This was a quiet week in biopharma. Review it in your weekly Frontpoints.
This Week in Alarmism
Every year, we hear about an infectious disease scare that generates massive coverage, way out of proportion with the actual threat posed. Remember Mad Cow disease, SARS, Bird flu, Ebola, etc. etc? I’ve been in newsrooms providing saturation coverage of such things, and seen befuddled looks from colleagues when I’ve spoken up in meetings that it’s mostly BS alarmism we should ignore.
This week, we had a coronavirus scare out of China. First, we were scared of the possibility it could be spread via human-to-human contact. Then we heard of an infected individual arriving in the United States (not far from me, in Everett, Wash.). We’ve heard that a single carrier infected 14 healthcare workers, making this pneumonia-like bug rather contagious. As of Thursday, a reported 25 people have died from the infection, making this non-trivial. But then the World Health Organization decided not to declare it a global health emergency. Somewhere in the middle there, we saw some diligent researchers get to work on potentially quick vaccination strategies that make logical sense (mRNA from Moderna), and others that are almost surely just shameless headline chasers with vaporware who are seeking a quick hit for their stock price.
The thing to remember here is that what’s scariest about any new infectious disease threat is the fear of the unknown. We are learning about this one at a rapid clip. I’ll stay calm for now, and let the facts come in before reaching any sweeping conclusion.
- Cambridge, Mass.-based Blueprint Medicines, the developer of drugs for rare cancers, raised $325 million in a stock offering.
- Vancouver, BC-based Zymeworks, an antibody engineering company, raised $279 million in a stock offering.
- Seattle-based Adaptive Biotechnologies, the immune profiling company, raised $212 million in a stock offering.
- Philadelphia-based Adaptimmune, the cancer immunotherapy company, raised $84 million in a stock offering.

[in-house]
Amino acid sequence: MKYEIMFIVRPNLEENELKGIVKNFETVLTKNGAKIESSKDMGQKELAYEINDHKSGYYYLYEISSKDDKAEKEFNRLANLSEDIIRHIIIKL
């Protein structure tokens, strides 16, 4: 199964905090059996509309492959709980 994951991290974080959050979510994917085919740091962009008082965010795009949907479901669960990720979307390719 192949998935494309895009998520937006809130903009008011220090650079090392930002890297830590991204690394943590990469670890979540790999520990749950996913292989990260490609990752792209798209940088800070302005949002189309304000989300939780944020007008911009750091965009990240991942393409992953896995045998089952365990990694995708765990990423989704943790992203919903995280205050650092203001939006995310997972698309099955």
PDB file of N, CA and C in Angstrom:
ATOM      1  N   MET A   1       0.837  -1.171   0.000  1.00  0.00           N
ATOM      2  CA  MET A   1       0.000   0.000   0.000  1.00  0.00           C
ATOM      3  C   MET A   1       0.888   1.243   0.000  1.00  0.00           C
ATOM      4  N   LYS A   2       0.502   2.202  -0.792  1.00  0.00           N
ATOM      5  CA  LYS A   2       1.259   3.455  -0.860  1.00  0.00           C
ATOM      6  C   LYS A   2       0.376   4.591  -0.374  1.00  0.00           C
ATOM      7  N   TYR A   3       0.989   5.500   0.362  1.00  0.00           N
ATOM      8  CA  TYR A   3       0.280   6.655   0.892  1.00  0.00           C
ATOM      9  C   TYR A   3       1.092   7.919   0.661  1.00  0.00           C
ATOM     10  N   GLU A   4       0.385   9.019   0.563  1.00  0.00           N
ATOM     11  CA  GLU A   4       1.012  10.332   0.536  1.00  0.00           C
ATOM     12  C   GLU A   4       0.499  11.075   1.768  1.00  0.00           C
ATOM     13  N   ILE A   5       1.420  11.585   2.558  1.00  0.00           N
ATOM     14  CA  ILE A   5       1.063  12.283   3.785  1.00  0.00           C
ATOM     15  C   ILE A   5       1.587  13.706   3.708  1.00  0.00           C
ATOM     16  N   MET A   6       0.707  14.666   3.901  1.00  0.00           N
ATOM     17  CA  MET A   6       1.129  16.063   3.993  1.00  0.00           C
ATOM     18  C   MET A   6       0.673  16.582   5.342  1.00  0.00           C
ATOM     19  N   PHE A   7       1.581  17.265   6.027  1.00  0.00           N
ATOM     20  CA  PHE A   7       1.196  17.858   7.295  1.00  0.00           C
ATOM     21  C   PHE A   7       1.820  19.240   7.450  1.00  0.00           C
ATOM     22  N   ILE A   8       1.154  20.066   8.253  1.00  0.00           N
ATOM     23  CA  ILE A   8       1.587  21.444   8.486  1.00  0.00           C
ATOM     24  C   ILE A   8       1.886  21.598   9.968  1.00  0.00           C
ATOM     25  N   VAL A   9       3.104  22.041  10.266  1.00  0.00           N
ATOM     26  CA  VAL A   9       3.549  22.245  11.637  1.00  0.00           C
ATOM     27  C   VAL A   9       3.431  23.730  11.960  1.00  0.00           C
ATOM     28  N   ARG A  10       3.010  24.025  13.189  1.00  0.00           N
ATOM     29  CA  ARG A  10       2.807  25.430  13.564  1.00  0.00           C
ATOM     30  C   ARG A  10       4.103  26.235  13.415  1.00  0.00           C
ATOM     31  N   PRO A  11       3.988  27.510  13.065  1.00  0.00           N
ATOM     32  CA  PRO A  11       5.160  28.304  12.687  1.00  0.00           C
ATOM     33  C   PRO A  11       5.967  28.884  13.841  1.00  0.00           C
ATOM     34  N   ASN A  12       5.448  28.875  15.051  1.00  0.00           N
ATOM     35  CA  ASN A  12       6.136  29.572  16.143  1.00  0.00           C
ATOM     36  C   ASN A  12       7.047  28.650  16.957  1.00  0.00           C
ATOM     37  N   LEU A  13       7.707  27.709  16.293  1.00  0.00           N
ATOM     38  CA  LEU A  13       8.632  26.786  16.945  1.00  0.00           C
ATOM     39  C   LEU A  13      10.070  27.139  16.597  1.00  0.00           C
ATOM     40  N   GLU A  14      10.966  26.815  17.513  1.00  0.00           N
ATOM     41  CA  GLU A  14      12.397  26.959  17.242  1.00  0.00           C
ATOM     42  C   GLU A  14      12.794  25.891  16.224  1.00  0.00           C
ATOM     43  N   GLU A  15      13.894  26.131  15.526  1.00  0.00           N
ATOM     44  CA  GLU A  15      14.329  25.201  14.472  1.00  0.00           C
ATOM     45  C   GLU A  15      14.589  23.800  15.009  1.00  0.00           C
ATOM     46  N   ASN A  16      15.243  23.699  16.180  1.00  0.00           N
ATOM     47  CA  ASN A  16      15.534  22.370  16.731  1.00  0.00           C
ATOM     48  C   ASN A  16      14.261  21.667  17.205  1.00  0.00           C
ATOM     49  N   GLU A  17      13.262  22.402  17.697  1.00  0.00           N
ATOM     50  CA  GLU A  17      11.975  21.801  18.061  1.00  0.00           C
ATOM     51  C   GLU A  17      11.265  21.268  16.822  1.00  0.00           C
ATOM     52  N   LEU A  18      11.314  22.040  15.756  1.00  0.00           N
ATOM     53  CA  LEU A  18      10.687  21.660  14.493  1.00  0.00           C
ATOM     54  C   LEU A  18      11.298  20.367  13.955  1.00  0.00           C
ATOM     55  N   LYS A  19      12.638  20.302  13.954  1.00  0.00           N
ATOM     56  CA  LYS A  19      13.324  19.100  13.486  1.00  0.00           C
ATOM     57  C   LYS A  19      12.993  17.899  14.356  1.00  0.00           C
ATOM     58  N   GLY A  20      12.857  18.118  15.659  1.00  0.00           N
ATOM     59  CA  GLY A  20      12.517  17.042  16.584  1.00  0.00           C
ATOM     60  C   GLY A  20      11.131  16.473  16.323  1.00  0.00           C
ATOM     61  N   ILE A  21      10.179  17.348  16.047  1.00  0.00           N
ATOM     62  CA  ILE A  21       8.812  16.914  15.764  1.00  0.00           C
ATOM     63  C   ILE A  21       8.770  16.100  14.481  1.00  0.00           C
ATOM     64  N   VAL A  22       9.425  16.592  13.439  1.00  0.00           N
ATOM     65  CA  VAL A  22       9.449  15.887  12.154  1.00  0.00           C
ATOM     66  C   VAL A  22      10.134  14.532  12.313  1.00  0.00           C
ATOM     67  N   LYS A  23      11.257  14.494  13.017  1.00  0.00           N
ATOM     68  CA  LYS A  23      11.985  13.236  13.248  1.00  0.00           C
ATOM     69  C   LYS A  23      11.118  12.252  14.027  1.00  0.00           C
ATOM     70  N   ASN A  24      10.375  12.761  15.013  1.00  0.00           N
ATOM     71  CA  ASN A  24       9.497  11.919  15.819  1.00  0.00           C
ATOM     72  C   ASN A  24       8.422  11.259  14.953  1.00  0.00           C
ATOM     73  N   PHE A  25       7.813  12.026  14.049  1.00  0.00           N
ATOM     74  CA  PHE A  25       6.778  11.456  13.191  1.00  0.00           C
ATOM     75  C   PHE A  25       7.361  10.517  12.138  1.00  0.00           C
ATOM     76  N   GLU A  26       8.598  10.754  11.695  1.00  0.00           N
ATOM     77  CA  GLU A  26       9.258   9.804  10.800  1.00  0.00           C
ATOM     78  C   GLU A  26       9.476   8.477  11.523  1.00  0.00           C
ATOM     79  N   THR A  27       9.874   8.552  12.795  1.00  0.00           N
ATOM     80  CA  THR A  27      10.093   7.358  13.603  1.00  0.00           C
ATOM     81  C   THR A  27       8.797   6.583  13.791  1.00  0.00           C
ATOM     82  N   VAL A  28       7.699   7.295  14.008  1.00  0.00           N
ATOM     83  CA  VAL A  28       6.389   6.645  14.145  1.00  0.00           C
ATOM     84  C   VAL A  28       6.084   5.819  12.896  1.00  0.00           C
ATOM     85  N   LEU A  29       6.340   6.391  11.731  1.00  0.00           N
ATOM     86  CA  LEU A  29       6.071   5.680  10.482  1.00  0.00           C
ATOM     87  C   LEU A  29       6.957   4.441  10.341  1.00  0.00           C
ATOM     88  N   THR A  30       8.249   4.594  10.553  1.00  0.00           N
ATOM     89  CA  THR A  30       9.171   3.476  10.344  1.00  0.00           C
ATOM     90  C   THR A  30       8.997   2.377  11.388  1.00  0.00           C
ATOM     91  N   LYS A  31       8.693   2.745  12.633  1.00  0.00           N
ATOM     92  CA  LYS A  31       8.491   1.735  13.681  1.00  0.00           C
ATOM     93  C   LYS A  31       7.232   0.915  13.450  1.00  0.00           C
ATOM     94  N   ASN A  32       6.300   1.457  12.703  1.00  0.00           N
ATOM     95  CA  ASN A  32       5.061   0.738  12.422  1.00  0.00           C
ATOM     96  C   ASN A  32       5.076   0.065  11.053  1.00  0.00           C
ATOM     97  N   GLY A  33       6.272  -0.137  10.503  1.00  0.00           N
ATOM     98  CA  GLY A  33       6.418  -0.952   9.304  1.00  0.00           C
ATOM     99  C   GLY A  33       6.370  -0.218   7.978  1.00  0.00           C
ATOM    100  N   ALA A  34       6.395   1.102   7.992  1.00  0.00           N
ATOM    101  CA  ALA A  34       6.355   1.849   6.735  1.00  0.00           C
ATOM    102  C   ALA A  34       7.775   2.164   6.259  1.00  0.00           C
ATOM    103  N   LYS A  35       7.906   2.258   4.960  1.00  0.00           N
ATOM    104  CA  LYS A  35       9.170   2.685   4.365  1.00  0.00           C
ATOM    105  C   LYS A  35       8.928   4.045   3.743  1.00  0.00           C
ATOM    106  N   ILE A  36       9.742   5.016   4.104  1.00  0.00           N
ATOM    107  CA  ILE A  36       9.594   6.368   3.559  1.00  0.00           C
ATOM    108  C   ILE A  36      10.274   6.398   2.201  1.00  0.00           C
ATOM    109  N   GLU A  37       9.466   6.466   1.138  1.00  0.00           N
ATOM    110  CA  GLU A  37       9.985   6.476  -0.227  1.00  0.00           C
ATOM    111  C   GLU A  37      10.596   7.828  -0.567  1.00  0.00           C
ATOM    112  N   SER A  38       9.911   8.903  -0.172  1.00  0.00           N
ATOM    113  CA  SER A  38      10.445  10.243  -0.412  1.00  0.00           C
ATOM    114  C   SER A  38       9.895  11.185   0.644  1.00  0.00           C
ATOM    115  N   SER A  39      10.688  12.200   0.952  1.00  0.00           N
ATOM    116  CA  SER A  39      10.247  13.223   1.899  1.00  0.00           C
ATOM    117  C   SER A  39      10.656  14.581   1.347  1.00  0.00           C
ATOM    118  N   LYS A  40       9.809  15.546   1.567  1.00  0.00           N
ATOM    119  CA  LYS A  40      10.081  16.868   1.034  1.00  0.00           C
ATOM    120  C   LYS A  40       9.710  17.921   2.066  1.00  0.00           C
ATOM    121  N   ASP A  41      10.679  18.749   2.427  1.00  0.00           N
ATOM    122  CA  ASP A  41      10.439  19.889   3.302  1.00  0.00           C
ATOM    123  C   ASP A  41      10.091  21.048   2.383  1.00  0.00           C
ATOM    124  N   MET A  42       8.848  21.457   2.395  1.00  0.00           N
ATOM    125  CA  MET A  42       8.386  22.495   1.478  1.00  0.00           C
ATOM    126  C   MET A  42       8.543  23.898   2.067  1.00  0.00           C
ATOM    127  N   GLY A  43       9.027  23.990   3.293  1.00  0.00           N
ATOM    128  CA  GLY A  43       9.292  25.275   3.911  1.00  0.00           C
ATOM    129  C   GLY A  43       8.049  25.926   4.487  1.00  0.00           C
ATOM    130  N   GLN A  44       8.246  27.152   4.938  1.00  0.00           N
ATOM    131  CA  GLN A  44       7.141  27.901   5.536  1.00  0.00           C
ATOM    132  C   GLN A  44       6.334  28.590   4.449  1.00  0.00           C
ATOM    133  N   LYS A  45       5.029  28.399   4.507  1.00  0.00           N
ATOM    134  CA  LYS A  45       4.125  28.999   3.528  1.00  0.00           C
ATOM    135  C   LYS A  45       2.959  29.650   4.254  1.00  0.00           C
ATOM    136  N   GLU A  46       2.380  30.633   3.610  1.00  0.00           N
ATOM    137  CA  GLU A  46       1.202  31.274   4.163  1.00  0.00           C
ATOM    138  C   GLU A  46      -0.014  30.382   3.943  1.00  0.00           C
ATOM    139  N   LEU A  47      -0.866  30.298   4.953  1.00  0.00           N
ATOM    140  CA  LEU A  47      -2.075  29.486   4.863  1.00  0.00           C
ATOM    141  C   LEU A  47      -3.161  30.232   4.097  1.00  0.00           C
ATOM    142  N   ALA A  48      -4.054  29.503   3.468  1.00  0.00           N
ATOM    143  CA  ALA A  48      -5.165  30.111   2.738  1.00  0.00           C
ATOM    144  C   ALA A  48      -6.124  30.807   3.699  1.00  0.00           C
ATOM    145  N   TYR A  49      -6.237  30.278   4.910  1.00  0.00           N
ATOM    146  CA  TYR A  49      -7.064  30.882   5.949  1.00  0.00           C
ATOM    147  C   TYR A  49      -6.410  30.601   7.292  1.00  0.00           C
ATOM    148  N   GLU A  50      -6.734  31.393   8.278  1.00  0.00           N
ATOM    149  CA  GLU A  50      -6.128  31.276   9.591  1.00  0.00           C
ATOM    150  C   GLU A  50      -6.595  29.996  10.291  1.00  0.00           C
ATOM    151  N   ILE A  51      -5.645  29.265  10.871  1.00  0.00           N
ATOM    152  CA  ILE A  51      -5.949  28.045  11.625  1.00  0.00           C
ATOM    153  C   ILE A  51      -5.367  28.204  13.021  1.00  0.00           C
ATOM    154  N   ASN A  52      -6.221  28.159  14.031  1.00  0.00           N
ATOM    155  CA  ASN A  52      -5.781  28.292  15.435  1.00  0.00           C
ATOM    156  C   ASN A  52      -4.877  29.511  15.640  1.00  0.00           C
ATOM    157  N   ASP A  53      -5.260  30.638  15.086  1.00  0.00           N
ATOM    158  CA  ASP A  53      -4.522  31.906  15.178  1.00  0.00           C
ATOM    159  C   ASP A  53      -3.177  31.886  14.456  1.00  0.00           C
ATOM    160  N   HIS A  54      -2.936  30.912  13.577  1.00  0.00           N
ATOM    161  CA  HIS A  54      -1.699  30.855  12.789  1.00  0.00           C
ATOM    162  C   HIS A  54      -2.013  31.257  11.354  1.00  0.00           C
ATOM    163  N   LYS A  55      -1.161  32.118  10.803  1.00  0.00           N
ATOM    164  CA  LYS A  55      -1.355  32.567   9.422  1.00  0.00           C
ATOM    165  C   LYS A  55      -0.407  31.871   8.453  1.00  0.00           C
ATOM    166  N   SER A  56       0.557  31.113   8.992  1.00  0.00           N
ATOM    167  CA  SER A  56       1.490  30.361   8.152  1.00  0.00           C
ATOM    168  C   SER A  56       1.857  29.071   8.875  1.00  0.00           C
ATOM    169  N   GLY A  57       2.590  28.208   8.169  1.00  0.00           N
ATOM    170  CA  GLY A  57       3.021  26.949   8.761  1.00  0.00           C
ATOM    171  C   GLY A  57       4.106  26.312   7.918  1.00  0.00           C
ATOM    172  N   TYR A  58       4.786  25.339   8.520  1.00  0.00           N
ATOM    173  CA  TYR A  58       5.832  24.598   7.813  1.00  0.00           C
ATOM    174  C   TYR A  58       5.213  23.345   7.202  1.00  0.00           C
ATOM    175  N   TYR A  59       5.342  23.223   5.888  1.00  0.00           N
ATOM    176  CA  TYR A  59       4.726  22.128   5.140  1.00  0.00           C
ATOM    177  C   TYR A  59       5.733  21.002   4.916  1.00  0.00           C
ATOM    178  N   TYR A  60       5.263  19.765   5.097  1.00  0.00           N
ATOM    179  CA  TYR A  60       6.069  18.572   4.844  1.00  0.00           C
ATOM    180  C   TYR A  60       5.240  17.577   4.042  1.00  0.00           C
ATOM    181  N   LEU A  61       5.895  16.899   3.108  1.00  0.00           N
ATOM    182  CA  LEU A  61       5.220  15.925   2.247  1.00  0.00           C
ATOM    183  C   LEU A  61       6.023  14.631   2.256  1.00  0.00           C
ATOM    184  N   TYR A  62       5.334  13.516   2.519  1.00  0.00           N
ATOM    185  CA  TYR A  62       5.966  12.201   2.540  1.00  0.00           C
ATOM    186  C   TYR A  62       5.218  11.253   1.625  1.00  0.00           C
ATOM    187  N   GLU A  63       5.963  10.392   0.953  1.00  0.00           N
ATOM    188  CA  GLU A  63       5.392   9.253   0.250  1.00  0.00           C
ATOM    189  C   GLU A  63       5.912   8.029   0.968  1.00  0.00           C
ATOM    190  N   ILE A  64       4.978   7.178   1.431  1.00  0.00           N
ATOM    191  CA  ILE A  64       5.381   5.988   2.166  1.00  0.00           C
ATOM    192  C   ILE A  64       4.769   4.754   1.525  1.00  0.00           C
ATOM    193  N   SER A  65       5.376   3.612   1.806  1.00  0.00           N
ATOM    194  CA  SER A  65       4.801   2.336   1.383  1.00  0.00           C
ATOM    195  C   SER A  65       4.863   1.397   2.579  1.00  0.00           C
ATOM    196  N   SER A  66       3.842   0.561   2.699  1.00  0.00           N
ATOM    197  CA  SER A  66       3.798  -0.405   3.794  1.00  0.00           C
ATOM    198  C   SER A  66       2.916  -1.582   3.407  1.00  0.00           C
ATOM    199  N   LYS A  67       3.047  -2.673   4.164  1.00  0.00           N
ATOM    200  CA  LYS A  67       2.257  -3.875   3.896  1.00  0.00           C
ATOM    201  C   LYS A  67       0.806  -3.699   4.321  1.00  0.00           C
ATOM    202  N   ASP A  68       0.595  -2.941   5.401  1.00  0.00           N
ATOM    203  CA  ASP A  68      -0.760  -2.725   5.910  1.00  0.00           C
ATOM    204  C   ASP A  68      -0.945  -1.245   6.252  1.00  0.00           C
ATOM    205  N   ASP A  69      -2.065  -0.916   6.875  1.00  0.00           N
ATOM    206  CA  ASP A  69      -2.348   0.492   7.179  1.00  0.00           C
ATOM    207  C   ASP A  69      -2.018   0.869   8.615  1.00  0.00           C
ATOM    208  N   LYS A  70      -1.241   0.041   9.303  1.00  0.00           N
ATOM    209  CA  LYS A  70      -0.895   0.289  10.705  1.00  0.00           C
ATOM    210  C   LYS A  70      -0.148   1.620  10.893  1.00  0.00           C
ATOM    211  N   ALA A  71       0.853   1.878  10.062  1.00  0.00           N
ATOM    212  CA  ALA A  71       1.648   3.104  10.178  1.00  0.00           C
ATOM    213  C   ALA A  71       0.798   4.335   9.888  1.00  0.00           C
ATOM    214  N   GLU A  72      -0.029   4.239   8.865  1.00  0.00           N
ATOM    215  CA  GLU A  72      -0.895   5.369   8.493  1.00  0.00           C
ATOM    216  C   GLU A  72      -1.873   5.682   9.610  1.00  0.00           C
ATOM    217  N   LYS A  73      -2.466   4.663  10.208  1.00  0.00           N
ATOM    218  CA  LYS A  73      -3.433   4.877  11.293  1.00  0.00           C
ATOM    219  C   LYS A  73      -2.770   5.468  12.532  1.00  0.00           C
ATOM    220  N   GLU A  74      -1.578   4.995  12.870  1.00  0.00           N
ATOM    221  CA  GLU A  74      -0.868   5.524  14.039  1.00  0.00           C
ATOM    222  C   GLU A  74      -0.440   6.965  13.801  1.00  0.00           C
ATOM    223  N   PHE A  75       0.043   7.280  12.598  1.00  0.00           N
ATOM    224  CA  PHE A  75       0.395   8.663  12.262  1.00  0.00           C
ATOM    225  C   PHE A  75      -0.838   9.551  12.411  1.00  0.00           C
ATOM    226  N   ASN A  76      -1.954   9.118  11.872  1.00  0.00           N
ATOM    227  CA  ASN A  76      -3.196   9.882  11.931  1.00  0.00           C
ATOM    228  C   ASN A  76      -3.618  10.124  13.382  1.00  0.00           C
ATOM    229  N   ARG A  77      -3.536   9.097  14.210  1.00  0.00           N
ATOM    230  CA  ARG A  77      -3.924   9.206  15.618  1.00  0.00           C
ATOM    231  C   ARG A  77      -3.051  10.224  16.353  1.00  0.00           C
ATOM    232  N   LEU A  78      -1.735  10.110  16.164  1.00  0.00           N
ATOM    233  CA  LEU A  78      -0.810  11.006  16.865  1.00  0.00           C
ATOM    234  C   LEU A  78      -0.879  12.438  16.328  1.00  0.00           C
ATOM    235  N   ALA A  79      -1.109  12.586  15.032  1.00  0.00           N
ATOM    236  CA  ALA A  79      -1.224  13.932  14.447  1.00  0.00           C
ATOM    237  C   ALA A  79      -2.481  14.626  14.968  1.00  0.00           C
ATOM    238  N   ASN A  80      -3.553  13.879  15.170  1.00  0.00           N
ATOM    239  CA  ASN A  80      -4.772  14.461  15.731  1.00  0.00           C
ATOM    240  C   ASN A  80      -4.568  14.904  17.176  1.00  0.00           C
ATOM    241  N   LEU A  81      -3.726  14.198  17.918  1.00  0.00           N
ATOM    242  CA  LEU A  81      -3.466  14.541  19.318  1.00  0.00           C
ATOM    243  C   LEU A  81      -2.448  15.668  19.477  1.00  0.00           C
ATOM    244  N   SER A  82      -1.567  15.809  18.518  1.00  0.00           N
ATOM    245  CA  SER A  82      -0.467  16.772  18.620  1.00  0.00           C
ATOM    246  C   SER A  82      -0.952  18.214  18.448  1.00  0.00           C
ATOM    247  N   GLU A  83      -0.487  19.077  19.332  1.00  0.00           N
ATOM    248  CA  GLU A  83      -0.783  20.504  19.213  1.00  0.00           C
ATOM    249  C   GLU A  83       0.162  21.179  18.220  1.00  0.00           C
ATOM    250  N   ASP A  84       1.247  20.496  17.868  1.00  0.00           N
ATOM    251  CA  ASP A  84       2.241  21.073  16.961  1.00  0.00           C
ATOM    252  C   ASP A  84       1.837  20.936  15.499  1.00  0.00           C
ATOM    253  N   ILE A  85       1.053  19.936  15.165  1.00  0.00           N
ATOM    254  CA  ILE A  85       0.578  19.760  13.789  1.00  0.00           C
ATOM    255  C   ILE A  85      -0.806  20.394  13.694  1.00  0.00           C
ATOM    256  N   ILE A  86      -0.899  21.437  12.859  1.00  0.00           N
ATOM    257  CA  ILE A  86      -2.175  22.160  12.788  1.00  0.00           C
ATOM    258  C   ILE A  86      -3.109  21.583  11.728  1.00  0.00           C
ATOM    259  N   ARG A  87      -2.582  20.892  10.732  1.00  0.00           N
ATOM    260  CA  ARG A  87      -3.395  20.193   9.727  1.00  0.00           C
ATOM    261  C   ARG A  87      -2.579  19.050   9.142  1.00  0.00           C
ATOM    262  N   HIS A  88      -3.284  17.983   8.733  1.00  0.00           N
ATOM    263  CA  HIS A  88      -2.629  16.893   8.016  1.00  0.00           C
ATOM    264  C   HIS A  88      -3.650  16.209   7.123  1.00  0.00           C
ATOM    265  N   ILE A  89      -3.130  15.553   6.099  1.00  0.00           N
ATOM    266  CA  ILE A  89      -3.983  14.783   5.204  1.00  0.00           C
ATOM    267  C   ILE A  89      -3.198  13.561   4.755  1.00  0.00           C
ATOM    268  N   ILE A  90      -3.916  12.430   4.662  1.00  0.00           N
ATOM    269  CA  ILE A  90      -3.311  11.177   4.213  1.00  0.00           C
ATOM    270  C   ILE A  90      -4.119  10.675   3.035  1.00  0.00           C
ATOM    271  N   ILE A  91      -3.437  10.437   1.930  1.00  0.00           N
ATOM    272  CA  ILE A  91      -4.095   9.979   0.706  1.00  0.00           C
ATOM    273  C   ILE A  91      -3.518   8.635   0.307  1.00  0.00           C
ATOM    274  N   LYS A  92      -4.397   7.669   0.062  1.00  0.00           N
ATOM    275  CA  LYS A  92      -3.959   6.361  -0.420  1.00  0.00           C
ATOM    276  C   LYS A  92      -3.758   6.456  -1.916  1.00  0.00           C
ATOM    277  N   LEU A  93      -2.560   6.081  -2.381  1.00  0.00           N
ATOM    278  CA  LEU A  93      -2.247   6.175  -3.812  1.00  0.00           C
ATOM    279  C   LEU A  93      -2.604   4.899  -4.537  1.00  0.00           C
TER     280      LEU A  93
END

- San Diego-based Cidara Therapeutics, the anti-infectives company, raised $30 million.
- London-based Autolus, the T-cell therapy company, raised $80 million.
- Chi-Med raised $110 million.
- Immuneering raised $20 million.
- Xenon Pharmaceuticals raised $60 million.
Annals of Manufacturing
Deerfield and The Discovery Labs outlined a rather large investment in a cell and gene therapy contract manufacturing facility in greater Philadelphia. The lack of capacity to meet anticipated future demand is the play here.
23andMe, citing slumping demand for personal genetic tests, laid off 100 workers (14 percent of its workforce).
Emeryville, Calif.-based Zymergen, a materials science company, named Jay Flatley and Sandra Peterson to its board. Flatley is the former CEO of Illumina, and Peterson is former group worldwide chair of Johnson & Johnson.
Krystal Biotech, a Pittsburgh-based gene therapy company, named Jennifer Chien as chief commercial officer. She was VP and head of genetic diseases at Sanofi Genzyme.
San Diego-based Kura Oncology said chief medical officer Antonio Gualberto is leaving the company, and being replaced by Bridget Martell on an acting basis.
Cambridge, Mass.-based Acceleron Pharma said John Quisel, its EVP and chief business officer, is leaving to become a startup CEO.
San Diego-based Turning Point Therapeutics named Garry Nicholson to its board. He’s a former president of Pfizer oncology.
Worth a Read
- Bangladesh’s Dynamic Duo Battle Global Health Inequity. Gates Notes. (Bill Gates)
- Q&A With Gates Foundation CEO Sue Desmond-Hellmann. STAT staff.
- The FDA Continues to Struggle with the Implications of Approving Sarepta’s Drugs. STAT. (Matthew Herper)
- Epic’s CEO is Urging Hospitals to Oppose Rules that Would Make it Easier to Share Medical Data. CNBC. (Chrissy Farr)
- Hospitals Give Tech Giants Access to Detailed Medical Records. WSJ. (Melanie Evans)
- Cheap Drug May Alleviate Treatment-Resistance in Leukemia. Science Daily. (Karolinska Institut)
- The Revolution Comes to Davos. NYT. (Tim Wu)
Cambridge, Mass.-based Epizyme won the green light from FDA to start selling tazemetostat (Tazverik) for patients with epithelioid sarcoma. The drug is the first EZH2 inhibitor. The drug generated an Overall Response Rate of 15 percent in the 62 patients tested. Epizyme chose not to disclose the price in its approval press release.
Horizon Therapeutics won FDA clearance to sell teprotumumab-trbw (Tepezza) for thyroid eye disease. Approval came ahead of the agency’s Mar. 8 review deadline.
Medtronic won FDA approval for the world’s smallest pacemaker.